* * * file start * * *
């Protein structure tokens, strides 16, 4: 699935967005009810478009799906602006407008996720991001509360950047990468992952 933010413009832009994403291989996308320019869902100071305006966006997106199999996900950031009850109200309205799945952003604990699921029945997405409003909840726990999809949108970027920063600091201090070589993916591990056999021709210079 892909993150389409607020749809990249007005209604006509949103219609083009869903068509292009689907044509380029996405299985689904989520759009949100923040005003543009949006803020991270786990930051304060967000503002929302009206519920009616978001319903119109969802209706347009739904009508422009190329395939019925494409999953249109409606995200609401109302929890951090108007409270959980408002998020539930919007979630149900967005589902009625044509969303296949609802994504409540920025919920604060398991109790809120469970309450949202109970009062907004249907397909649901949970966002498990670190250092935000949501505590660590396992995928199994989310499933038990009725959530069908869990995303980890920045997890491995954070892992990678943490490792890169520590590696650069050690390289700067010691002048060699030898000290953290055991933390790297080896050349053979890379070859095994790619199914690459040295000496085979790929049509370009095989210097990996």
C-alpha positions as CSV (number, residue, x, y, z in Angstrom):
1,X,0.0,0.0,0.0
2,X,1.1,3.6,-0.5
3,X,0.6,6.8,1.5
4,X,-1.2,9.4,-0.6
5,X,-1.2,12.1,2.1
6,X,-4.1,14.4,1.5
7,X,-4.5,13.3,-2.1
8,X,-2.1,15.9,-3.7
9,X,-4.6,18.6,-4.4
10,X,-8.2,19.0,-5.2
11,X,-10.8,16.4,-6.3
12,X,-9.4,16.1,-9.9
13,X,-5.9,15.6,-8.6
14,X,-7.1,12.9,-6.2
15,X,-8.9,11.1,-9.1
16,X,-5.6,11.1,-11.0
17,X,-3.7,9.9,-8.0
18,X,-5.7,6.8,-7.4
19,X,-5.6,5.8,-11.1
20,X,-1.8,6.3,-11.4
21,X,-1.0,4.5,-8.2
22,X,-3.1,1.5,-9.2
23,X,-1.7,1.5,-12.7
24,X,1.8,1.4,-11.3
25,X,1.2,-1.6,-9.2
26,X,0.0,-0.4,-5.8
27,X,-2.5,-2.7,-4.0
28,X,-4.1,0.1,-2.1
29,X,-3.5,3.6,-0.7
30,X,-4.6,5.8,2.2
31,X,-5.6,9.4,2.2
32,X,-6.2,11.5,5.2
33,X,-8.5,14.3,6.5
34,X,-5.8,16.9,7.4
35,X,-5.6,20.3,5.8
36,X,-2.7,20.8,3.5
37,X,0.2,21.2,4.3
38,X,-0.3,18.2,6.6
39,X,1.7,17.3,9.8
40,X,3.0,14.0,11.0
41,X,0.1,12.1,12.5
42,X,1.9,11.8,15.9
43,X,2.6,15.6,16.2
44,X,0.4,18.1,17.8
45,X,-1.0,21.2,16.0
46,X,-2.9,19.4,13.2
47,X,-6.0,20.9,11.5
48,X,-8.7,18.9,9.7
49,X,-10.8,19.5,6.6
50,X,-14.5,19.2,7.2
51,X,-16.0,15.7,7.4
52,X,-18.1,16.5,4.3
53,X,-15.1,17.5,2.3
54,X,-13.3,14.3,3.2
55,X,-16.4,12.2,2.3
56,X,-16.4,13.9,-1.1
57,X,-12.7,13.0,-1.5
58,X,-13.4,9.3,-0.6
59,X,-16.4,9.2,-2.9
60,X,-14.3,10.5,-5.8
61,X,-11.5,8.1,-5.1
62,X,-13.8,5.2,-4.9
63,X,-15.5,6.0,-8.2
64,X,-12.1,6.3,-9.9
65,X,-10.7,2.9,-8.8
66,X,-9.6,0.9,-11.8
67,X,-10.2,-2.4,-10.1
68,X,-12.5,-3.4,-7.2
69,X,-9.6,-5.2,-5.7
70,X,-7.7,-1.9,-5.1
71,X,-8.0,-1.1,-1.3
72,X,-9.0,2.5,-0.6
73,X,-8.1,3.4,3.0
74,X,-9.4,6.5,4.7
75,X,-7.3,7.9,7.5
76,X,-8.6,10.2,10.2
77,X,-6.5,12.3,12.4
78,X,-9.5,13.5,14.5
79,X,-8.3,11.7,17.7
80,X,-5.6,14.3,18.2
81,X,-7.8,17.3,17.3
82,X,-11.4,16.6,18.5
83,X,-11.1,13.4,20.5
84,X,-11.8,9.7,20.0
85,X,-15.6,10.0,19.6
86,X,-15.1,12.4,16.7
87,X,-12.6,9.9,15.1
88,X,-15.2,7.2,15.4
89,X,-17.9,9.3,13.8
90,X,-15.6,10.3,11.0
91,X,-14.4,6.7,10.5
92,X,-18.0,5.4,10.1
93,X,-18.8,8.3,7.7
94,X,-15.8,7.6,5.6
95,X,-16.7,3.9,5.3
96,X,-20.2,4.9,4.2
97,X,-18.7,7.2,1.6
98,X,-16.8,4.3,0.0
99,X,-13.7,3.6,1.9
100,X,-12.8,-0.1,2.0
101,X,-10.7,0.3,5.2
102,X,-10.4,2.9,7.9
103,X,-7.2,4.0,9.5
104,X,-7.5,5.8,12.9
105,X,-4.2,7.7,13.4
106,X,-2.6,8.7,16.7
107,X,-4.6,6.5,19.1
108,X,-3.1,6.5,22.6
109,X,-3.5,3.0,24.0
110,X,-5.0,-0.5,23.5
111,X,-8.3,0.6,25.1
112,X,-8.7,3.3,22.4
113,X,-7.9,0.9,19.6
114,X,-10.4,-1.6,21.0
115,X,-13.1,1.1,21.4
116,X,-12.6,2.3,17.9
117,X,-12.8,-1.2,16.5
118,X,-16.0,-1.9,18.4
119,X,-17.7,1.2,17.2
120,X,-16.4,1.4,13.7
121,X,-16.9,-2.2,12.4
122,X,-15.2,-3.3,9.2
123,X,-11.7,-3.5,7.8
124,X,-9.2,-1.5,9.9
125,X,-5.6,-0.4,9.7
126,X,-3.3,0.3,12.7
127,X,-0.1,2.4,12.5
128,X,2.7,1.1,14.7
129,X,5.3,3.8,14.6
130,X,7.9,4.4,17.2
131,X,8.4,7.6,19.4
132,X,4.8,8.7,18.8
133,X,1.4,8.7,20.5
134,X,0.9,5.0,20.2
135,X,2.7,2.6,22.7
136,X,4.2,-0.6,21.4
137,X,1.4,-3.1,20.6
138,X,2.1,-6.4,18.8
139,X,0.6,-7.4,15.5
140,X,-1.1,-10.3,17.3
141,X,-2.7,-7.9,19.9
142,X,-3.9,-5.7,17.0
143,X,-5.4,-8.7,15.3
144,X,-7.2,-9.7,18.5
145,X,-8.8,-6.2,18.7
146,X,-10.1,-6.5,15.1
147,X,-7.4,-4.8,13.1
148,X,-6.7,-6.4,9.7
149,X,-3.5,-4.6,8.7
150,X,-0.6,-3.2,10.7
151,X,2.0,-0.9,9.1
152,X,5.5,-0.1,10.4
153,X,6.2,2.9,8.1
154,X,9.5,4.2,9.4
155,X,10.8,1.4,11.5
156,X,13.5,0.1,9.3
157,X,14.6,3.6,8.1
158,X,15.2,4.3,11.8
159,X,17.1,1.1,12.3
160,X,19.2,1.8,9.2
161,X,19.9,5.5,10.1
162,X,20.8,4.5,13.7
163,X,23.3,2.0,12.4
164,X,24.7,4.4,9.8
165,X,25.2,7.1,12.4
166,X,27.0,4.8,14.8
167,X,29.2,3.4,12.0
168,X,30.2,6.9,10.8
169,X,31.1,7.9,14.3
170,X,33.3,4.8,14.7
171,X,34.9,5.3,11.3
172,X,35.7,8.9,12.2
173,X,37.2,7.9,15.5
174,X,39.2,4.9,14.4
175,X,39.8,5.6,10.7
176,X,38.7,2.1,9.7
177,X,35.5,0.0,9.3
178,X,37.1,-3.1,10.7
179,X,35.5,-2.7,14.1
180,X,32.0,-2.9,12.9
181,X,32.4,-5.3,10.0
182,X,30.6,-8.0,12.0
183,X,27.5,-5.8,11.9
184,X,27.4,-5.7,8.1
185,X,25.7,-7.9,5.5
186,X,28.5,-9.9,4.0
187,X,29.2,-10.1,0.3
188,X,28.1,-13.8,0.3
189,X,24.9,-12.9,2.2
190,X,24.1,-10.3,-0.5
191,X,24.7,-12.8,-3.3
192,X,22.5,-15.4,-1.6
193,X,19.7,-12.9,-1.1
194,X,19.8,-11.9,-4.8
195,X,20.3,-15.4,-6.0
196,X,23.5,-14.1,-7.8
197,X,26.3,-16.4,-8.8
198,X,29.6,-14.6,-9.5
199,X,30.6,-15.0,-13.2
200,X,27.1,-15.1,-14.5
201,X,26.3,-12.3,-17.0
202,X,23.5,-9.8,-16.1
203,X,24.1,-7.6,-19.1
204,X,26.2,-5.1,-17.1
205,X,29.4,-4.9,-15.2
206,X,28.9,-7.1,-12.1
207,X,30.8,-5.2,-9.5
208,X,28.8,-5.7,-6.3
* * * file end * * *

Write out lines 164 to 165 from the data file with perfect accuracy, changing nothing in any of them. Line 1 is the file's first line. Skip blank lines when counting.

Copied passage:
162,X,20.8,4.5,13.7
163,X,23.3,2.0,12.4